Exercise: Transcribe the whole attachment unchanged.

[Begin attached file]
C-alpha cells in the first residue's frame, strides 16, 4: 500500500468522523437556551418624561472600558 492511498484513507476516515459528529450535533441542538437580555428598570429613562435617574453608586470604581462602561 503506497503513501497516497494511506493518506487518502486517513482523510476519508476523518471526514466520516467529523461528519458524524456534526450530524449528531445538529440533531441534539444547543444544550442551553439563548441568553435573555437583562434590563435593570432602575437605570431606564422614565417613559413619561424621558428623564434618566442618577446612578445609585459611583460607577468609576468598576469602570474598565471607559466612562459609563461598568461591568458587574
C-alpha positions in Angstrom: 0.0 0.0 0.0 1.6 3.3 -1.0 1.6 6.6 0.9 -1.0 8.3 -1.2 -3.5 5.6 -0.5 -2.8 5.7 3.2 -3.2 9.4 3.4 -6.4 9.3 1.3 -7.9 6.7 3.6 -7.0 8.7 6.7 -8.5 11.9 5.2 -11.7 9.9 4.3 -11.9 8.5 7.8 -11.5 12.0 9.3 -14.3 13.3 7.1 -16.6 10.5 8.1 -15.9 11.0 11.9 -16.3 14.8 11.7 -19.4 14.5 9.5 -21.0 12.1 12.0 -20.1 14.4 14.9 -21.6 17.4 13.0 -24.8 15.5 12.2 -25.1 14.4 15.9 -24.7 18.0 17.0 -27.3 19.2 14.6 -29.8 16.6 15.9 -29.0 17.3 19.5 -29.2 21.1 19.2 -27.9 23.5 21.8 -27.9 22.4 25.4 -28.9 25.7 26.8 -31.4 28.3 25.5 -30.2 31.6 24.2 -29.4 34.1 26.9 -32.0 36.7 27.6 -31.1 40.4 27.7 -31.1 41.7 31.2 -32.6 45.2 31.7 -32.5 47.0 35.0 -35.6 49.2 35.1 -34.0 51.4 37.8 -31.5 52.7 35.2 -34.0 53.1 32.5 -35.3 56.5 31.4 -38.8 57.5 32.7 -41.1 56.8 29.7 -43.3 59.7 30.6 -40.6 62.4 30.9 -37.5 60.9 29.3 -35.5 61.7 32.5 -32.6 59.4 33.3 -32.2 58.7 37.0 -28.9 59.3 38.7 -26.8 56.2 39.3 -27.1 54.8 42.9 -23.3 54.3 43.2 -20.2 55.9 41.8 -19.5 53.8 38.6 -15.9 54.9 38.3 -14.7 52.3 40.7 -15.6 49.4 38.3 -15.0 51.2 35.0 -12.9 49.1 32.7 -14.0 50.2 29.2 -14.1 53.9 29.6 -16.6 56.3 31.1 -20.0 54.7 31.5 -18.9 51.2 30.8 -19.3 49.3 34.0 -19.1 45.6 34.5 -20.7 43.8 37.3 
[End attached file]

C-alpha cells in the first residue's frame, strides 16, 4: 500500500468522523437556551418624561472600558 492511498484513507476516515459528529450535533441542538437580555428598570429613562435617574453608586470604581462602561 503506497503513501497516497494511506493518506487518502486517513482523510476519508476523518471526514466520516467529523461528519458524524456534526450530524449528531445538529440533531441534539444547543444544550442551553439563548441568553435573555437583562434590563435593570432602575437605570431606564422614565417613559413619561424621558428623564434618566442618577446612578445609585459611583460607577468609576468598576469602570474598565471607559466612562459609563461598568461591568458587574
C-alpha positions in Angstrom: 0.0 0.0 0.0 1.6 3.3 -1.0 1.6 6.6 0.9 -1.0 8.3 -1.2 -3.5 5.6 -0.5 -2.8 5.7 3.2 -3.2 9.4 3.4 -6.4 9.3 1.3 -7.9 6.7 3.6 -7.0 8.7 6.7 -8.5 11.9 5.2 -11.7 9.9 4.3 -11.9 8.5 7.8 -11.5 12.0 9.3 -14.3 13.3 7.1 -16.6 10.5 8.1 -15.9 11.0 11.9 -16.3 14.8 11.7 -19.4 14.5 9.5 -21.0 12.1 12.0 -20.1 14.4 14.9 -21.6 17.4 13.0 -24.8 15.5 12.2 -25.1 14.4 15.9 -24.7 18.0 17.0 -27.3 19.2 14.6 -29.8 16.6 15.9 -29.0 17.3 19.5 -29.2 21.1 19.2 -27.9 23.5 21.8 -27.9 22.4 25.4 -28.9 25.7 26.8 -31.4 28.3 25.5 -30.2 31.6 24.2 -29.4 34.1 26.9 -32.0 36.7 27.6 -31.1 40.4 27.7 -31.1 41.7 31.2 -32.6 45.2 31.7 -32.5 47.0 35.0 -35.6 49.2 35.1 -34.0 51.4 37.8 -31.5 52.7 35.2 -34.0 53.1 32.5 -35.3 56.5 31.4 -38.8 57.5 32.7 -41.1 56.8 29.7 -43.3 59.7 30.6 -40.6 62.4 30.9 -37.5 60.9 29.3 -35.5 61.7 32.5 -32.6 59.4 33.3 -32.2 58.7 37.0 -28.9 59.3 38.7 -26.8 56.2 39.3 -27.1 54.8 42.9 -23.3 54.3 43.2 -20.2 55.9 41.8 -19.5 53.8 38.6 -15.9 54.9 38.3 -14.7 52.3 40.7 -15.6 49.4 38.3 -15.0 51.2 35.0 -12.9 49.1 32.7 -14.0 50.2 29.2 -14.1 53.9 29.6 -16.6 56.3 31.1 -20.0 54.7 31.5 -18.9 51.2 30.8 -19.3 49.3 34.0 -19.1 45.6 34.5 -20.7 43.8 37.3 